1. Linda, I see others churning out story after story so fast that I can barely breathe reading about it, so I feel I’m really slow – but thank you for your unfailing support! 🙂


  2. Nancy,

    Frist, congratulations on completion of the book. YEAH!
    Second, what great history you shared. Loved it.
    Third, I know you will do well with this one. Place those markers all over the place.

    *Smile* Doris


  3. Wow, Nancy! Congratulations on completing the book. Like Linda, I’m not sure how you manage to do all you do! Interesting information about the milestones as well. Love the pictures.


  4. Congrats on completing the book. As you know the fun is just beginning. It looks like you have a good plan in place. I am guessing you are very busy getting things done when the grandbabies take naps.


    1. S.J. – That would be wonderful but since Riley (grandson) only naps for 10 – 20 mins, maybe x 2 during the day, there’s not a lot of free time. But at least just now my daughter is around a lot since she’s not back to work yet full-time.


  5. You are amazing. And energetic. You have your hands full but I know you’re up to the challenge by all you’ve already accomplished, and you will have fun doing it I’m betting also. Good luck. Have you looked into local tv stations for appearances, book clubs, library readings etc? Keep us posted! Loved the history you gave in this blog. So fascinating.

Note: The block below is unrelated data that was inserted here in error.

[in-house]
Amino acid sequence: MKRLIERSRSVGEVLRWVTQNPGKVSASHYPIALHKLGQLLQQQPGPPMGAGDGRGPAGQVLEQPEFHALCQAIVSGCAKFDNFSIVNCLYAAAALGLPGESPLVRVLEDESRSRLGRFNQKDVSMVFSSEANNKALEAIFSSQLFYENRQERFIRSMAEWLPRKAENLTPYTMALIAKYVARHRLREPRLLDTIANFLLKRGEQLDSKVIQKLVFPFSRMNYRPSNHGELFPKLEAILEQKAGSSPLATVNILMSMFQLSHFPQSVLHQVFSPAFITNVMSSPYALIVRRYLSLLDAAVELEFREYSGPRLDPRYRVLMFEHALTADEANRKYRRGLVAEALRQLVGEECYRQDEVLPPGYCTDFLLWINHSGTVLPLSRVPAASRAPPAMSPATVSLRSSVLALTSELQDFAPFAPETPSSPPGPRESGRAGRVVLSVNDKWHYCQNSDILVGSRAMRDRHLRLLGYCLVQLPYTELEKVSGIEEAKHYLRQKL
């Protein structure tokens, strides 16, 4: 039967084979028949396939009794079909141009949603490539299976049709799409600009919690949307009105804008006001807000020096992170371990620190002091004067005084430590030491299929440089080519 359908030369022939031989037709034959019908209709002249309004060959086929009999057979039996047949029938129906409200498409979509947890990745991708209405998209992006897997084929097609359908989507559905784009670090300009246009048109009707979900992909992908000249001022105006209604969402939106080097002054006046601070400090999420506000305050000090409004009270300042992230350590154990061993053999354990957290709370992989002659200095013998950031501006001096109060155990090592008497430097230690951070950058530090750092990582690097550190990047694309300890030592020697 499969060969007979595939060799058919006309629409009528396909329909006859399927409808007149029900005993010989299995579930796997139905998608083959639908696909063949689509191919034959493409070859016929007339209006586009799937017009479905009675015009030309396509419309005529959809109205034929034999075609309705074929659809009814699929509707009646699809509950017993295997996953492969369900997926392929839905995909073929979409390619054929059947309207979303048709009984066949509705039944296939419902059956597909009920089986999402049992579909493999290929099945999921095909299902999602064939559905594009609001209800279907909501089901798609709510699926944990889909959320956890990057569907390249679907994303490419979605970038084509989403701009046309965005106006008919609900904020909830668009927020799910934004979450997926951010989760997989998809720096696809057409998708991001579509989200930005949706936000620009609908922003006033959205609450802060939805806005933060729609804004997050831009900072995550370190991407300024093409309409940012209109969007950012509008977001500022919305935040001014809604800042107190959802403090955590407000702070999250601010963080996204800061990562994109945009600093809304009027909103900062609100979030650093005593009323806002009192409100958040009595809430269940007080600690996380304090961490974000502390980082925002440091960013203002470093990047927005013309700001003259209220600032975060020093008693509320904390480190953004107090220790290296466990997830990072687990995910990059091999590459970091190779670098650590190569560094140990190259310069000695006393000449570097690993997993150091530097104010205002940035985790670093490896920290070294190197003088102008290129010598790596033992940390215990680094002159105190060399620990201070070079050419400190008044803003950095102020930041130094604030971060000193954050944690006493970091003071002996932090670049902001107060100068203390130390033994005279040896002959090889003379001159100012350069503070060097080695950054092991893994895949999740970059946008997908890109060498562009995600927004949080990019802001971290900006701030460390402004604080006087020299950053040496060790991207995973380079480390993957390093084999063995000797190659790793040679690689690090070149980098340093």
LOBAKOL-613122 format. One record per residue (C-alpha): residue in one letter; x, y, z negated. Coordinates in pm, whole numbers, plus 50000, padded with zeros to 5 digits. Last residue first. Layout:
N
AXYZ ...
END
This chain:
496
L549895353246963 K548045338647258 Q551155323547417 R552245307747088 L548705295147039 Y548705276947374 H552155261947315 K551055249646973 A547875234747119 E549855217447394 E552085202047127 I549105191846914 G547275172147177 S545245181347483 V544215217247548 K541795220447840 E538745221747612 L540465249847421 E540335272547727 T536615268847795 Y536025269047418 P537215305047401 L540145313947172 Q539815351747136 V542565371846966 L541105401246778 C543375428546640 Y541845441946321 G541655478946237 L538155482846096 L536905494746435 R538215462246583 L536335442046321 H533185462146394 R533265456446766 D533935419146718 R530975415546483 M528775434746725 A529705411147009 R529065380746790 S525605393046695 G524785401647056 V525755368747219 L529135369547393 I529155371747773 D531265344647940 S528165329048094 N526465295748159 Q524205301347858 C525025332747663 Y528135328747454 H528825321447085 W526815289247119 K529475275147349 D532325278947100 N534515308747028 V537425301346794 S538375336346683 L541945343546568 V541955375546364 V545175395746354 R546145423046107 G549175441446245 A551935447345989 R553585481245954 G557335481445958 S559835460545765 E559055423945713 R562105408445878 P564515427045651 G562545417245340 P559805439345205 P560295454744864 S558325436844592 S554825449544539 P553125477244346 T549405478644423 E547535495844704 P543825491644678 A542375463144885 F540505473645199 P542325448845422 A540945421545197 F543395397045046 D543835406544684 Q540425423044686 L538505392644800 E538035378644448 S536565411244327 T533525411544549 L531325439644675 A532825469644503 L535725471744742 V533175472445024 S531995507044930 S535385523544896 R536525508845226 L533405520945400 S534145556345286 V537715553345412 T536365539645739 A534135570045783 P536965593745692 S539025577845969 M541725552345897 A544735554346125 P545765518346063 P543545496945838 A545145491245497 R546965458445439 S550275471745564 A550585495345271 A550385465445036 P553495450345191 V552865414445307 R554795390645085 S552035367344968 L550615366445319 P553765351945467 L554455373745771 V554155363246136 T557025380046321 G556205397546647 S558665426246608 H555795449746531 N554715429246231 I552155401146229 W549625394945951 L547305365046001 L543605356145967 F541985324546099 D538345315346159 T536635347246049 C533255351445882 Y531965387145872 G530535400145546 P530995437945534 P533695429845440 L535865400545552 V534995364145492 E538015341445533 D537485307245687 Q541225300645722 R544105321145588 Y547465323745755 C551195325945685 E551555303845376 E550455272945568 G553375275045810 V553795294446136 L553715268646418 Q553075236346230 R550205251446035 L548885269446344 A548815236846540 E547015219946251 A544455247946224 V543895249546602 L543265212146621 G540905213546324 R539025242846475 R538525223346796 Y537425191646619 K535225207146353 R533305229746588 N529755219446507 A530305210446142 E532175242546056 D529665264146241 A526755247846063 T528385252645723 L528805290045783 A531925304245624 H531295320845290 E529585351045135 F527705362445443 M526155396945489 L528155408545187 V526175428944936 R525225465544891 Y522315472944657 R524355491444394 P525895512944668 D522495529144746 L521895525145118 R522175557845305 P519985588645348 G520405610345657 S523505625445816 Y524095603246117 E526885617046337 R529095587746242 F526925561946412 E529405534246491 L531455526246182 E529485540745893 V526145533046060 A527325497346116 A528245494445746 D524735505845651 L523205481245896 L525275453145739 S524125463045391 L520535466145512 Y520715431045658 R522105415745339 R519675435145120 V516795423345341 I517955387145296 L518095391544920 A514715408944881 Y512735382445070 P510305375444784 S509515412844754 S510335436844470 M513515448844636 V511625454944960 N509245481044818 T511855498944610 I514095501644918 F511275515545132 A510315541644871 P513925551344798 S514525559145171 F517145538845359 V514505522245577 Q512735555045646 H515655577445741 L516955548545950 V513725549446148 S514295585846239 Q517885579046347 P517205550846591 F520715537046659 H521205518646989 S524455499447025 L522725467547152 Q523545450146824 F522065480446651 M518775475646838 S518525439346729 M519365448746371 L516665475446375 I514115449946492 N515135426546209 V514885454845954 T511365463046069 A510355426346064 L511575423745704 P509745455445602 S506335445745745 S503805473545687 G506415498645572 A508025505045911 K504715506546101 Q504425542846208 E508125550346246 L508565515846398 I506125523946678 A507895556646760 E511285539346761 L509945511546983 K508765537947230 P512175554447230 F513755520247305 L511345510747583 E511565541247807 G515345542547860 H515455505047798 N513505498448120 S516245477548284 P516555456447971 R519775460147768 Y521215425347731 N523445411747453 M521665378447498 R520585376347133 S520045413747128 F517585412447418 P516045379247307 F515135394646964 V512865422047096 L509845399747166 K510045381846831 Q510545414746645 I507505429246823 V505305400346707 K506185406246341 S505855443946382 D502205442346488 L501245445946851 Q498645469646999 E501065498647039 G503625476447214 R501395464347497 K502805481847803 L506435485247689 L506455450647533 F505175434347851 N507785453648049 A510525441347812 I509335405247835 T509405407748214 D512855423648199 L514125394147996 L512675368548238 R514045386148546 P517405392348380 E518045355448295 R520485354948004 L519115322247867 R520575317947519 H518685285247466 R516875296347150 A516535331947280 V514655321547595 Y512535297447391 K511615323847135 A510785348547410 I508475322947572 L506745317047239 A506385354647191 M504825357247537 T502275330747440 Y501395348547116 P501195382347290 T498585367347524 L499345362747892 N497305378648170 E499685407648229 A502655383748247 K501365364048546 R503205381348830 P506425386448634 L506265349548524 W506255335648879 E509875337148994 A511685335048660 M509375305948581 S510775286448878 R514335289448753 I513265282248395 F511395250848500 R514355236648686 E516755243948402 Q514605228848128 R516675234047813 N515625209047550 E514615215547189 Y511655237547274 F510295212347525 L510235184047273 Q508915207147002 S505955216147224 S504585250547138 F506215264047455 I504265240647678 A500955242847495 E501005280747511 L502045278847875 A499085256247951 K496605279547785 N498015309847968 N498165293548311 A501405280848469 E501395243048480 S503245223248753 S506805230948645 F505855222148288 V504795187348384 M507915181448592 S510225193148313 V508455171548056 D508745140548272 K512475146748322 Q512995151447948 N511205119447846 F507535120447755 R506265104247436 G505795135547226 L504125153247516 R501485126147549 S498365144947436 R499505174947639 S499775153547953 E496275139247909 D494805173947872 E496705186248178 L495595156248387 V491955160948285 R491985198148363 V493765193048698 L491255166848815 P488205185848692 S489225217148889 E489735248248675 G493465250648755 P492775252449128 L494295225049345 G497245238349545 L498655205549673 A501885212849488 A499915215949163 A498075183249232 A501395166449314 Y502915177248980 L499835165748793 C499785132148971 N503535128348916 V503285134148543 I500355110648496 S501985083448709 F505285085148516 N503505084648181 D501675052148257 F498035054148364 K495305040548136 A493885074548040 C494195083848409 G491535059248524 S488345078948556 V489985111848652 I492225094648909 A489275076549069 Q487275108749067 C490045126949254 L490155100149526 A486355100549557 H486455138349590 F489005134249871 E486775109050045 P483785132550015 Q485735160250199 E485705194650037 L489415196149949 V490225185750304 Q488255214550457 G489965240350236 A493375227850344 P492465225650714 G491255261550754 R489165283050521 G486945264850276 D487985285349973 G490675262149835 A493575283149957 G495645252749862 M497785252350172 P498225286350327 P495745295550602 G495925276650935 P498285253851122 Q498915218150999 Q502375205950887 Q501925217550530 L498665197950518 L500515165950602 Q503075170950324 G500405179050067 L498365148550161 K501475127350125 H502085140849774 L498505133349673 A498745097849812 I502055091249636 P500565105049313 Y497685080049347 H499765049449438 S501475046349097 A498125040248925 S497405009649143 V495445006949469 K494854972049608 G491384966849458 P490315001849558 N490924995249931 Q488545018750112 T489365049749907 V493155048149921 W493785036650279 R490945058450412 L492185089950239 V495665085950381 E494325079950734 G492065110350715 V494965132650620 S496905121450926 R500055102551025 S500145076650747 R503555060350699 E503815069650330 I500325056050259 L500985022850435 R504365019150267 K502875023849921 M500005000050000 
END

1. I haven’t though tabout TV, Neva. There’s only 1 local station but it’s a thought! Yes to the book clubs and library readings. I’ve been doing some of that during th elast couple of years. Glad you enjoyed the history.


  6. Not keeping up with Writing Wranglers & Warriors posts like I should due to my dad in the hospital, but I did manage to read this one, Nancy. Interesting how you tied your YA book’s theme of time travel to your two grandchildren and keeping an eye on them, then symbolically traveling back to Roman times in Scotland and mile markers/milestones. Good luck with the novel.


  7. Congrats on finishing your book. You asked about print options. Have looked into CreateSpace on Amazon? Doesn’t cost anything. Seems fairly easy to do. (I’ve loaded my text into one of their formats, but haven’t done the cover yet.) You can buy author copies at a discount and then sell them yourself and you can also offer copies on Amazon. More expensive than mass produced, but you don’t have to commit any money.

    Good luck with your milestones.


  8. Wonderful post, Nancy — you are SO INSPIRING! I concur with Kate about Create Space, even though I haven’t used it yet for print books (although I intend to!!) Good luck with all your endeavors!